Annual sales of private label CPG are growing far faster year over year than national brands, and what’s more, these products have a high degree of shopper loyalty, according to the Private Label to Drive Disruption in CPG report from Coresight Research, New York.
“More than half (53%) of U.S. shoppers visit a particular retailer specifically to buy its own brands,” reports Coresight founder Deborah Weinswig, citing data from the Stamford, Conn.-based research company Daymon. “Furthermore, 85% of shoppers trust private brands as much as national brands, and 81% buy them on every, or almost every, shopping trip.”
As e-commerce players continue to expand their CPG footprint, the channel has become ripe for further private-label growth, says Weinswig, who points to CPG private label's online dollar share, which more than doubled in two years. CPG private label sales accounted for 3% of online value sales in the 52-week period ending March 31, 2019, up from 1.3% two years ago, according to Nielsen.
“For certain categories, CPG private label products are generating a significant portion of online sales,” writes Weinswig. Consider private label aluminum foil, online dollar sales of which are 27%, up from 10% just two years ago.
With direct access to ample shopper data that informs store-brand product development, retailers have a decided advantage in private label.
But online platforms share this advantage. “Like retailers, online platforms have been launching private label brands, often competing with brands they also carry,” notes Coresight. “Private labels allow e-commerce platforms to have more room to play in terms of pricing, allowing them to offer more products at low prices.”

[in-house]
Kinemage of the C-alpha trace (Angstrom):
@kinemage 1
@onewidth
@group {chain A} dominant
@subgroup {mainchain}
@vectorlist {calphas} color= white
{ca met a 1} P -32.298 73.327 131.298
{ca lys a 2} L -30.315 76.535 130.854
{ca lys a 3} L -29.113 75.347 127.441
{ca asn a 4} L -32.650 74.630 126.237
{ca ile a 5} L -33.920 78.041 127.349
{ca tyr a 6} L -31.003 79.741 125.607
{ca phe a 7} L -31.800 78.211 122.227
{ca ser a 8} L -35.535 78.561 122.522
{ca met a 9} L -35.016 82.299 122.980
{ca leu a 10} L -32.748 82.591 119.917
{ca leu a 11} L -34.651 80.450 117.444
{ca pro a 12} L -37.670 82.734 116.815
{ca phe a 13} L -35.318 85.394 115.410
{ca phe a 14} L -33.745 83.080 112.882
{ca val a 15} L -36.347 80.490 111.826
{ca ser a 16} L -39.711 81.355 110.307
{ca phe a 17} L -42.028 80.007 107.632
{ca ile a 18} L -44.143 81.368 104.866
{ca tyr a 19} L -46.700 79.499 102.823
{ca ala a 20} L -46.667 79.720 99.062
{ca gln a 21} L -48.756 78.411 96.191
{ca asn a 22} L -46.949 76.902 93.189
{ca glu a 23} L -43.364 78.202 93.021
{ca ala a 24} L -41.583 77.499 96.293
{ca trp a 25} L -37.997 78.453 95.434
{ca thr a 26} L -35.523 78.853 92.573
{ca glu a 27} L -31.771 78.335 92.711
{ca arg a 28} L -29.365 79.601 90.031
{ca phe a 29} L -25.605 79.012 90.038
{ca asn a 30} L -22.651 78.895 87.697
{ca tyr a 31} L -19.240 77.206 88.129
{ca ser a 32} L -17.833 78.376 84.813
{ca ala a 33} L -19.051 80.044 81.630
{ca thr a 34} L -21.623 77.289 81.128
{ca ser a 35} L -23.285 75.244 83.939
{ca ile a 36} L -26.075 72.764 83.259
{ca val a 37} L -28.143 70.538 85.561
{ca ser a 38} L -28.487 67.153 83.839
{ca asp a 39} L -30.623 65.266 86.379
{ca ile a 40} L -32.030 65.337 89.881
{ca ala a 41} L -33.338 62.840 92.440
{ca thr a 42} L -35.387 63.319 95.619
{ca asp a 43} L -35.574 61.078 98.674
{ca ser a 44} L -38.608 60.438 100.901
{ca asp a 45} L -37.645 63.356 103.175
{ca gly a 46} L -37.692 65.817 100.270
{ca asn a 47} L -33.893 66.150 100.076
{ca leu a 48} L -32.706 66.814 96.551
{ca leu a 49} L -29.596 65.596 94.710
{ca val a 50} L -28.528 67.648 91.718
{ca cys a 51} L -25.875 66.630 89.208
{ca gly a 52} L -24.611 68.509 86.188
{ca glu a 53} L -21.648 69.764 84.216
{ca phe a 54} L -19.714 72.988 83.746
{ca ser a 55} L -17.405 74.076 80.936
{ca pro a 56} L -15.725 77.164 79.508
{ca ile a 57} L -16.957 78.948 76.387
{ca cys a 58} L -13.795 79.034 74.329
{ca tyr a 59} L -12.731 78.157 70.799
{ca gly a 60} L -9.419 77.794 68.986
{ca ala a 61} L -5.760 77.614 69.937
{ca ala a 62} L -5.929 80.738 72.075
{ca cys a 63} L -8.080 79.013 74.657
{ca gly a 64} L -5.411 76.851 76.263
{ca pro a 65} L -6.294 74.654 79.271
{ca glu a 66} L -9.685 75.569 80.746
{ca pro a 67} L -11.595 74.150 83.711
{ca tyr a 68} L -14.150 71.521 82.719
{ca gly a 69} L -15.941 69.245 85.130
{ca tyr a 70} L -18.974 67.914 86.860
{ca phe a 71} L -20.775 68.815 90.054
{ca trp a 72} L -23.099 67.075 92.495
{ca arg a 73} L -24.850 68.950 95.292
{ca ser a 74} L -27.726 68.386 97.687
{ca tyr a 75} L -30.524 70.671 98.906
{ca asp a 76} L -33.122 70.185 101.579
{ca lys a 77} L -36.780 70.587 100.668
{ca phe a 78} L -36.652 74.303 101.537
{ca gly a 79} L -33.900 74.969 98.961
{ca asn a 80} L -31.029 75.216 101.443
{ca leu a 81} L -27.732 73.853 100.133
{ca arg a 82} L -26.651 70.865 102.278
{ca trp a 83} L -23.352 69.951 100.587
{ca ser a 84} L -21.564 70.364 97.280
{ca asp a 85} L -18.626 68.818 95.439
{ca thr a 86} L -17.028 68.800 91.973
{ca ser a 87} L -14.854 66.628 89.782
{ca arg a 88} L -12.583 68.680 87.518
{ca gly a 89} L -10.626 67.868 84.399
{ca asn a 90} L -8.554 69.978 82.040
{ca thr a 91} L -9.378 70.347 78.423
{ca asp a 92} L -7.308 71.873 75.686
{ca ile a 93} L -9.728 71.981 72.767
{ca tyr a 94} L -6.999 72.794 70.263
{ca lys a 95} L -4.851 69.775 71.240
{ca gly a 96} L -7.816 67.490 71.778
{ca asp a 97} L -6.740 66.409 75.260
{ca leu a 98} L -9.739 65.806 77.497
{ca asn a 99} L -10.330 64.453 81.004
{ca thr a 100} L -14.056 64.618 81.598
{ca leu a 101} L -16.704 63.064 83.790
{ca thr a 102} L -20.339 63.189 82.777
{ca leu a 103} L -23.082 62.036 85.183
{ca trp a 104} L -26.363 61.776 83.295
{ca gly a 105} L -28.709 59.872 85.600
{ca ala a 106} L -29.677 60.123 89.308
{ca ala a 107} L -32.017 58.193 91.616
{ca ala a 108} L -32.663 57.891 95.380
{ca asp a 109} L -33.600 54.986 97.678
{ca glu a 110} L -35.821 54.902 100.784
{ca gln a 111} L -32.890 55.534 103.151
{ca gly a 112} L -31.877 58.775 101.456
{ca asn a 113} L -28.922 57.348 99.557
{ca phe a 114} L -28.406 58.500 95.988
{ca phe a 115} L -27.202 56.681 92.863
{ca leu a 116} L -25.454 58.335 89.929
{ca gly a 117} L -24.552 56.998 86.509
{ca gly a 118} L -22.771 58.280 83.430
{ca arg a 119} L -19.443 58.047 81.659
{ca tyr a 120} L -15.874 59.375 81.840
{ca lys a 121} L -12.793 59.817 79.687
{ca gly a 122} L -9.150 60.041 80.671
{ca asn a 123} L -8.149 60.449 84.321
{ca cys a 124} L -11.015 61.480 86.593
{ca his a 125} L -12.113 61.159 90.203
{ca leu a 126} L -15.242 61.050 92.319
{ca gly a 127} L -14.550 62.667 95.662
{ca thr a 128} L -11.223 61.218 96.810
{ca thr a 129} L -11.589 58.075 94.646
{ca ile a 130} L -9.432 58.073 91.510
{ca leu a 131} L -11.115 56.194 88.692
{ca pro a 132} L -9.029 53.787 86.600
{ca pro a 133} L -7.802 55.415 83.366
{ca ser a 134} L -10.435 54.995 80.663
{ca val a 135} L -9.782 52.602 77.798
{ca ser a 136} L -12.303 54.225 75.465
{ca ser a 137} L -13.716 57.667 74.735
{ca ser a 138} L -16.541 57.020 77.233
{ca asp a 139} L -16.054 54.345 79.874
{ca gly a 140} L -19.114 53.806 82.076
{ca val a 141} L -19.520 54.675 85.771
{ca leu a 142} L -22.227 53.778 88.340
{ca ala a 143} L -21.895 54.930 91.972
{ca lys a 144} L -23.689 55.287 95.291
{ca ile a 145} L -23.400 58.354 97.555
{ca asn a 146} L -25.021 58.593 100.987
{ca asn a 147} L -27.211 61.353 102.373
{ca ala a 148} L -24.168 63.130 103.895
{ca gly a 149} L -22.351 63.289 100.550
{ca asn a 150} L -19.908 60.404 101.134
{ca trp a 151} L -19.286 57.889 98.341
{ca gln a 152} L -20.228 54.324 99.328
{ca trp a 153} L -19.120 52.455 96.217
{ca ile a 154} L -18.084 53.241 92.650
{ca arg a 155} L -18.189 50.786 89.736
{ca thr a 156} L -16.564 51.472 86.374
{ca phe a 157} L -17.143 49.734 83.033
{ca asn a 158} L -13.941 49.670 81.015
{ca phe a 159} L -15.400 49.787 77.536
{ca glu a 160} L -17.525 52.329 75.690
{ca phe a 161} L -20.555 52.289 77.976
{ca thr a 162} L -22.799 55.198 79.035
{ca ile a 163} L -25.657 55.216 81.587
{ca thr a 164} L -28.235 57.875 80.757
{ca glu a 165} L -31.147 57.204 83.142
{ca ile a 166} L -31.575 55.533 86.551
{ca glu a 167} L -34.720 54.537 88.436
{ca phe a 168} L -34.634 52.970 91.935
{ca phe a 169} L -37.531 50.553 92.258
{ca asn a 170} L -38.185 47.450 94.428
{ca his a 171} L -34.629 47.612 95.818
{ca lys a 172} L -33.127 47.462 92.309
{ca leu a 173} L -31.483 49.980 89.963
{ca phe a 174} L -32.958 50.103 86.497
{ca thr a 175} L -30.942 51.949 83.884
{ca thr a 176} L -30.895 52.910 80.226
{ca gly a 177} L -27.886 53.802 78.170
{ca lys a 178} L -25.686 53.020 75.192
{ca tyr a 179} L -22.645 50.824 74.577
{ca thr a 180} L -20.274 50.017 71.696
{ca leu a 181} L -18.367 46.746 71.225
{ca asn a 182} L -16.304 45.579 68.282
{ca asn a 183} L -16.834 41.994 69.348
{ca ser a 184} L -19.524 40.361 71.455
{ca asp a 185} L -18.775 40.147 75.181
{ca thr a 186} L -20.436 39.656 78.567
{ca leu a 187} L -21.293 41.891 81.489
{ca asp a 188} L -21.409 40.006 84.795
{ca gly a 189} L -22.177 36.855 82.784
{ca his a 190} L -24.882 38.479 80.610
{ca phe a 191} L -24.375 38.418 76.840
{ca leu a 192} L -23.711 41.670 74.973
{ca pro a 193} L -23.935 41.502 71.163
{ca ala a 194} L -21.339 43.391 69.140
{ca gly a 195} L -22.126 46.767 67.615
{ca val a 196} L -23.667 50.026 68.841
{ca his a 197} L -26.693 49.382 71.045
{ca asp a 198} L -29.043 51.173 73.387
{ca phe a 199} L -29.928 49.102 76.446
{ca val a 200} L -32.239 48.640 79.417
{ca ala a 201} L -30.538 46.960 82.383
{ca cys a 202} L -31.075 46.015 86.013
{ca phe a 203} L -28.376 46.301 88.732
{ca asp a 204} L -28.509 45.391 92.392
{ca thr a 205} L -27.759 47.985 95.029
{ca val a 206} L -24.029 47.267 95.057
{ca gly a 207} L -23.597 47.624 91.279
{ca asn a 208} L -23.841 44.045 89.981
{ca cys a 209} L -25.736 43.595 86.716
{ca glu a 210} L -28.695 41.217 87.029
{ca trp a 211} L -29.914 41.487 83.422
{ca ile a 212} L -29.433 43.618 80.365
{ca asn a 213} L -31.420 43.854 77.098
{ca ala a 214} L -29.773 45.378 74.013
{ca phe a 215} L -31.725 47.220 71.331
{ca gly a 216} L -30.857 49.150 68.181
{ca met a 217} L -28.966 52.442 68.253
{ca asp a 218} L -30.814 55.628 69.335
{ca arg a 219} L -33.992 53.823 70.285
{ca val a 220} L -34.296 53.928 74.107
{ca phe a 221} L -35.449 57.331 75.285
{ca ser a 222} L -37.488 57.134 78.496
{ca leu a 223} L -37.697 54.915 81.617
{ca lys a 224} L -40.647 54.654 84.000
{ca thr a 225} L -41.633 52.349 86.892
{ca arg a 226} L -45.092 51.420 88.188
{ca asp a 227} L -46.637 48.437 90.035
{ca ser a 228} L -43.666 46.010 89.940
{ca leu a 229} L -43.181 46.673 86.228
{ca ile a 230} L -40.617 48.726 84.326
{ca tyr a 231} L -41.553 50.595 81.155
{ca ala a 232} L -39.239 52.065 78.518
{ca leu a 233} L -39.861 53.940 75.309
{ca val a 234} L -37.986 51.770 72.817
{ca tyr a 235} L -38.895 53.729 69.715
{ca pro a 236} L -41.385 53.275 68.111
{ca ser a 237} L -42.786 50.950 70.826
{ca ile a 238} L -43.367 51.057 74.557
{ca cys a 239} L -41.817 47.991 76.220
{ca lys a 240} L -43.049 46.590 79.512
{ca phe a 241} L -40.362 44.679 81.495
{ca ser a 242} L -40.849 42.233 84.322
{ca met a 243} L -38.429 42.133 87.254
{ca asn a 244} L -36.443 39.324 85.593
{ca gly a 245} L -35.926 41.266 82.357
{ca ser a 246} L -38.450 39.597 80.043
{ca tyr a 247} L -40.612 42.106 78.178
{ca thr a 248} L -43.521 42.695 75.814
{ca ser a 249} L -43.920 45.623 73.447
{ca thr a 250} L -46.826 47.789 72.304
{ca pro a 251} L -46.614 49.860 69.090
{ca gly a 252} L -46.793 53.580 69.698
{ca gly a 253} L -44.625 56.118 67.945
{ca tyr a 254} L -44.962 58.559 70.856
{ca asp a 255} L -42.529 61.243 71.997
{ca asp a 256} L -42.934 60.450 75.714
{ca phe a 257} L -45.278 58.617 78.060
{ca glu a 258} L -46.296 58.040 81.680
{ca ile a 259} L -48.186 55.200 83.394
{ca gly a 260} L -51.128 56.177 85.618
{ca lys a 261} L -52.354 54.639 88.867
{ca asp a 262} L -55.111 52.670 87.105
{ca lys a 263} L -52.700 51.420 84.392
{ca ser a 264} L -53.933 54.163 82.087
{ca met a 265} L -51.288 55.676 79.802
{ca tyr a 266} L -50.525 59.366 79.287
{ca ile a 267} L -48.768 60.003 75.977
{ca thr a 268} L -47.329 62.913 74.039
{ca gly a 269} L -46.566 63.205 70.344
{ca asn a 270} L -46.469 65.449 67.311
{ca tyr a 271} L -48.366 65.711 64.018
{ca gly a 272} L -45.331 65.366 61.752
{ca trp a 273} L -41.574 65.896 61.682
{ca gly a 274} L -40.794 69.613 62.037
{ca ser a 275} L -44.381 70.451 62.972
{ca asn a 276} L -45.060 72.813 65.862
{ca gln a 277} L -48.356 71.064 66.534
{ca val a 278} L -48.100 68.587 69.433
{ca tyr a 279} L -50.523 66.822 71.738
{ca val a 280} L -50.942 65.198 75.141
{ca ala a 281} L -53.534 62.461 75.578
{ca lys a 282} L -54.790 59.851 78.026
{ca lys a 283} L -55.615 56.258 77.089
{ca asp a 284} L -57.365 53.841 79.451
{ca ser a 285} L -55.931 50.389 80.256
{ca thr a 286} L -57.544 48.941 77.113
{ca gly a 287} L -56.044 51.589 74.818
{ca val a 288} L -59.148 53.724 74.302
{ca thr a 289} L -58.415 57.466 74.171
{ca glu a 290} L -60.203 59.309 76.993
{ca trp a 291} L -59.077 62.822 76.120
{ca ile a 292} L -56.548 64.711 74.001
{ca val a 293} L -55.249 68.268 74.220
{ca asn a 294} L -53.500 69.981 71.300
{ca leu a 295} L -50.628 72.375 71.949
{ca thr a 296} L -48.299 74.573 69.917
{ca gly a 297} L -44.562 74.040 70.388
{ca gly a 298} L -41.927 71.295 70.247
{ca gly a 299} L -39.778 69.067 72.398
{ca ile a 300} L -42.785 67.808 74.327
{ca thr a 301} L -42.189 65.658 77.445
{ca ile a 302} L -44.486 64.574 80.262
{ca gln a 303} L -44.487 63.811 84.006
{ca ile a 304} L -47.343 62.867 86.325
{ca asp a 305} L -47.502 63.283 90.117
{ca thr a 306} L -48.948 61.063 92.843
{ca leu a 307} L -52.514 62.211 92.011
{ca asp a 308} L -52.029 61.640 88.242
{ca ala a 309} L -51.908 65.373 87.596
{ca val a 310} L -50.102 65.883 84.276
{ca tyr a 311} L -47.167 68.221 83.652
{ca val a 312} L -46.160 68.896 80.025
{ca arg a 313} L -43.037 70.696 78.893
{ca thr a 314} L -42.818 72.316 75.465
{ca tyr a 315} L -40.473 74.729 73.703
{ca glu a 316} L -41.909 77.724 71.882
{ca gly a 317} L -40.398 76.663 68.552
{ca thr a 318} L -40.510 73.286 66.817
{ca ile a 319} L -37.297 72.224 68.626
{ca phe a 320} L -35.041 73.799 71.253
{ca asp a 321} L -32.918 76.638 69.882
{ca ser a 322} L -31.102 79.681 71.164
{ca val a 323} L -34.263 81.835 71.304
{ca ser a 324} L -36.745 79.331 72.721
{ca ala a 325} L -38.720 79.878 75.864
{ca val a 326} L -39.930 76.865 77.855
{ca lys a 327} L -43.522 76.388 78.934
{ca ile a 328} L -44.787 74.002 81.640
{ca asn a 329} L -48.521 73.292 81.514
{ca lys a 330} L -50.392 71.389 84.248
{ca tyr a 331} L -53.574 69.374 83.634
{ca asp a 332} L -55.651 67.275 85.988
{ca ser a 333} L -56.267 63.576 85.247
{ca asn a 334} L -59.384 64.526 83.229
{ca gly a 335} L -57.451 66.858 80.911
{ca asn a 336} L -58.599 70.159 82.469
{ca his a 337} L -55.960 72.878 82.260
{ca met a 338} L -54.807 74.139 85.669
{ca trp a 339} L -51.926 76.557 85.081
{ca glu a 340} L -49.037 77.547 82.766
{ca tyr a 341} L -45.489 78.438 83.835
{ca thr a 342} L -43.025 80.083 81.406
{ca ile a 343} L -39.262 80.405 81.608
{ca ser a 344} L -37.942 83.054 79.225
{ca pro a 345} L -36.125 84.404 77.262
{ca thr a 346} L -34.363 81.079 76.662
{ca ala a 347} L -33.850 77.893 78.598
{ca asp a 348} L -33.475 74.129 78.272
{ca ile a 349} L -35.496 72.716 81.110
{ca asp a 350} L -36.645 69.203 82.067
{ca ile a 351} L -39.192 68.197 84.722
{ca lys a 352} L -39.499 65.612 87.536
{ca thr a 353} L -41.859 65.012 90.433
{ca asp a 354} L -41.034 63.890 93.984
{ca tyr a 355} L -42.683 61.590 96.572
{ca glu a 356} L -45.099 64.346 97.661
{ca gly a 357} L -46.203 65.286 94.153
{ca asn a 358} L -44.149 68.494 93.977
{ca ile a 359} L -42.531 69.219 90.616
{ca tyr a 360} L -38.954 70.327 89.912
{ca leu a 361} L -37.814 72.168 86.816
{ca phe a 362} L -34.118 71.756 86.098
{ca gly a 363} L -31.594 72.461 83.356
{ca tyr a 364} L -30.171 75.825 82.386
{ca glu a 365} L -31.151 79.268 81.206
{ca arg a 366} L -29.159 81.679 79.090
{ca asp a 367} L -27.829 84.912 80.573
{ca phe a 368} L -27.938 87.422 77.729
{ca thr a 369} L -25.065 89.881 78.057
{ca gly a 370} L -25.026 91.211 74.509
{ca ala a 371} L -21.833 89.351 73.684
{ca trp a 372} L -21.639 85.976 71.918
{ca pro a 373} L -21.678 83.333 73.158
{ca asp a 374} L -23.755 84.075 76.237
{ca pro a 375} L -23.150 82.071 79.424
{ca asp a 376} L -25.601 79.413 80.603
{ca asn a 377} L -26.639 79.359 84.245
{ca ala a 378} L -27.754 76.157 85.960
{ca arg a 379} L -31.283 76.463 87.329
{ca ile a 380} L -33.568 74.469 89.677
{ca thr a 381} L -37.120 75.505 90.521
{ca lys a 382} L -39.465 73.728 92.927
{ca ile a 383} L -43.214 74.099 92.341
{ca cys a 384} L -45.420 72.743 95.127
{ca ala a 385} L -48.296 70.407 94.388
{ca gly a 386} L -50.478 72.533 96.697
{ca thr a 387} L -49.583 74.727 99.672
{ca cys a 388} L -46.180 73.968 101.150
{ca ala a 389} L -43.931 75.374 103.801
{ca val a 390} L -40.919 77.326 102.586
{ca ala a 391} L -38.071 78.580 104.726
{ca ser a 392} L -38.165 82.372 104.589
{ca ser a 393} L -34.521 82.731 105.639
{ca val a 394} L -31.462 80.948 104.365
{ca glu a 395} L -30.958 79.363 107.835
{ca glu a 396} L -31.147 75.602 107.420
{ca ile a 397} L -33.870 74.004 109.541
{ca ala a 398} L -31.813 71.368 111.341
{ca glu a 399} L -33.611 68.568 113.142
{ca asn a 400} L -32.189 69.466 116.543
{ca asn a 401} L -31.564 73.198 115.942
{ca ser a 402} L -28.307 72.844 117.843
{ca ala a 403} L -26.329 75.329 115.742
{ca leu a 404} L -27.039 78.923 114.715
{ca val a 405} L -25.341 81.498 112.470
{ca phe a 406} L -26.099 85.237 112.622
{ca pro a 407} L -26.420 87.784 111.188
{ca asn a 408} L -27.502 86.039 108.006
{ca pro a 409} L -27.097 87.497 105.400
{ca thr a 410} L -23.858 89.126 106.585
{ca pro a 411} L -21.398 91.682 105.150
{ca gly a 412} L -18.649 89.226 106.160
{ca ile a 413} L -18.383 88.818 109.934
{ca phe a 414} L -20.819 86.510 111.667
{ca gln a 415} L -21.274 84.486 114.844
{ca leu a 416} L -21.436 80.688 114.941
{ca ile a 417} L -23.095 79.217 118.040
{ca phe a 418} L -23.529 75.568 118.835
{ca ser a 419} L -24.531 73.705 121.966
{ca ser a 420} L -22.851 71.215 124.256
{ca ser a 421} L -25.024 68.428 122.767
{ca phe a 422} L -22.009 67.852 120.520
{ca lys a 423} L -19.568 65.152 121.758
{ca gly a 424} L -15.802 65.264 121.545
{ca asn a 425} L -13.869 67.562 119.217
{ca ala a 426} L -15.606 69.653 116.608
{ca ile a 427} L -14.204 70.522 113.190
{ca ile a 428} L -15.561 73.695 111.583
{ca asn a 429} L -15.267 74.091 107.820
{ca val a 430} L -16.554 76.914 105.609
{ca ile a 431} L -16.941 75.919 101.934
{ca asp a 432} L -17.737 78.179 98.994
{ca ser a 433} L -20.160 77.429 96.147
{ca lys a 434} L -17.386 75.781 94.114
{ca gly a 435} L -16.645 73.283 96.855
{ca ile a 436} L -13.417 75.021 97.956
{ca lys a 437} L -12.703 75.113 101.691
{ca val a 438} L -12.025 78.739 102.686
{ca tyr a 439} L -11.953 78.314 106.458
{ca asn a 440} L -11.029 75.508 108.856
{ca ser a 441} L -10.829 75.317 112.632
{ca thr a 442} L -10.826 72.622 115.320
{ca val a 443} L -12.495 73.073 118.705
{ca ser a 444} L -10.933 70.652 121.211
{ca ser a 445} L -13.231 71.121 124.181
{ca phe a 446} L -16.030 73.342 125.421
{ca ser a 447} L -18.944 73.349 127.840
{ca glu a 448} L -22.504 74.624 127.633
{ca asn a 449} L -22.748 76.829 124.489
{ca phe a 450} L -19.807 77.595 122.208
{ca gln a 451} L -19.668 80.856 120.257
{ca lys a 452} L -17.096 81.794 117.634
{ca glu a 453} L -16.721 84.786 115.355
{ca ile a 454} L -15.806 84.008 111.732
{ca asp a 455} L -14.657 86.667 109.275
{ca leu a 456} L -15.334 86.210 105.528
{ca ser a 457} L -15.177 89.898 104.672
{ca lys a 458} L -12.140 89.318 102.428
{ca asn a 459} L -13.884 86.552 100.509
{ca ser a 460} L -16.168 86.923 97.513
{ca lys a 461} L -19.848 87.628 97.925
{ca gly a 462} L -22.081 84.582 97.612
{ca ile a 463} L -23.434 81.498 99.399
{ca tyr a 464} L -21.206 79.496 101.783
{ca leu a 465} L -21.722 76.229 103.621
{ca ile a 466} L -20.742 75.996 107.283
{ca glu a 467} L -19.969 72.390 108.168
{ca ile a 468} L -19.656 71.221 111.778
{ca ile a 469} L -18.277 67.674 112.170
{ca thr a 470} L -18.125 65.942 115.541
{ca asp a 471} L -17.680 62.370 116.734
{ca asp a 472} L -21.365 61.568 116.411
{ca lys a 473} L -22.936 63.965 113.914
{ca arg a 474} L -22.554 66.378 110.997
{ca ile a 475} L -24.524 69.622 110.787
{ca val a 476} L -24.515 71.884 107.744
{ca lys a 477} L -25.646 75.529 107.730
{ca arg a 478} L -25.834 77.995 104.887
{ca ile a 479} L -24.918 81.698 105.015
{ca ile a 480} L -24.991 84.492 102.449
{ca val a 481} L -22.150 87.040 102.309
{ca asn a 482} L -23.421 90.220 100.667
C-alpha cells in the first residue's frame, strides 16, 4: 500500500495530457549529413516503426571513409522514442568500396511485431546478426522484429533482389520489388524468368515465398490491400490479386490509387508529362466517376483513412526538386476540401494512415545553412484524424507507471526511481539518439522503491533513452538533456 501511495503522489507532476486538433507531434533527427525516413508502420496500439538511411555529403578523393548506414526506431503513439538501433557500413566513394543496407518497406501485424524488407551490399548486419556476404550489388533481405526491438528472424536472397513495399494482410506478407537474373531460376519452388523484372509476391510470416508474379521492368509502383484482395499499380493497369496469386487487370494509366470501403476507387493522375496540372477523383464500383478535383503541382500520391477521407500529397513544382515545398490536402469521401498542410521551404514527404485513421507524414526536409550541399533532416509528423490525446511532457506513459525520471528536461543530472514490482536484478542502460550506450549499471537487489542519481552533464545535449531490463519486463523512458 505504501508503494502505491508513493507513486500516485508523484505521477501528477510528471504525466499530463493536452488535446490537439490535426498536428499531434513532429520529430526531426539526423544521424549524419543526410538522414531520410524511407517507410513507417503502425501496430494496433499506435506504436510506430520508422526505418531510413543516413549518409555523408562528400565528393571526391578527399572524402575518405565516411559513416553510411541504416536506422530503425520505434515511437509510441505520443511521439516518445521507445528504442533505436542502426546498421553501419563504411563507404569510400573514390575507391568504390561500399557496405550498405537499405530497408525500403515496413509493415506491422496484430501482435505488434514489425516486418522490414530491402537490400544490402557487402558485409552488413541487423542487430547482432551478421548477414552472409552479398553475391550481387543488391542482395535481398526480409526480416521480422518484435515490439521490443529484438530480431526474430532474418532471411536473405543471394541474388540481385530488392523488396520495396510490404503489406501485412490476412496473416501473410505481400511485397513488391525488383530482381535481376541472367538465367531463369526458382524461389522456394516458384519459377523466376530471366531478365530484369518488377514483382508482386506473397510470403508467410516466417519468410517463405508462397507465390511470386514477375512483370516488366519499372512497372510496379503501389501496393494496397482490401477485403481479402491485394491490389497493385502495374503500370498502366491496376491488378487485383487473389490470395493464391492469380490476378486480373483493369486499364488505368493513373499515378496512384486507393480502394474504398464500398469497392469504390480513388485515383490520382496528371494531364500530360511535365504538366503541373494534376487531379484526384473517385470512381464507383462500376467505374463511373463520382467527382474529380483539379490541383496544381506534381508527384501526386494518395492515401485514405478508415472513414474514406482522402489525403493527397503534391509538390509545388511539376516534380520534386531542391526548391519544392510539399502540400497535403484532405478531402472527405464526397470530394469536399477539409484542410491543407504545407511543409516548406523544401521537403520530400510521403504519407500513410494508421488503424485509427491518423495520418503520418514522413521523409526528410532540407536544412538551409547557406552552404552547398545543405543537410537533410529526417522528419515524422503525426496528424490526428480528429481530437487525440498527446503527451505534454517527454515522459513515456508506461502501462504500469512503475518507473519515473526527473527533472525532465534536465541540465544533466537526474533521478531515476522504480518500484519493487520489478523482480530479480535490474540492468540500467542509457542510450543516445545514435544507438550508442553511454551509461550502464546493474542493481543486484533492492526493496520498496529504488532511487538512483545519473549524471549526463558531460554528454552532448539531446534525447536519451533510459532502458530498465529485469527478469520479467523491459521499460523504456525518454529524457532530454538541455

Coresight’s 2018 research of Amazon’s private label offerings found that food and beverage—with 124 products—was the sixth-largest private label category on Amazon.com as of June 2018. At that time, Amazon offered an additional 126 private label CPG products, including health and household selections.
CPG brands recognize the opportunity and aren’t about to let online and brick-and-mortar retailers have all the fun. “In response to the private label threat, CPG brands have been adding direct-to consumer channels to develop their consumer contact points, and have been investing in innovation and data technology,” reports Coresight.
Weinswig said examples include Unilever’s acquisition of Dollar Shave Club in 2016; P&G’s 2010 launch of its own online shopping site, called eStore; and last year’s Colgate investment in Hubble, which operates a subscription model for contact lens delivery.
“That said, CPG brands have actually spent little on R&D: Unilever’s R&D spend was just 9.3% of total selling and administrative expenses, yet spending on marketing and advertising was close to 74% of total selling and administrative expenses in 2018, according to company reports,” finds Coresight. “Colgate-Palmolive spent just $277 million on R&D in 2018, 83% less than ad spend at $1.6 million on advertising in 2018, according to the company’s annual report.”
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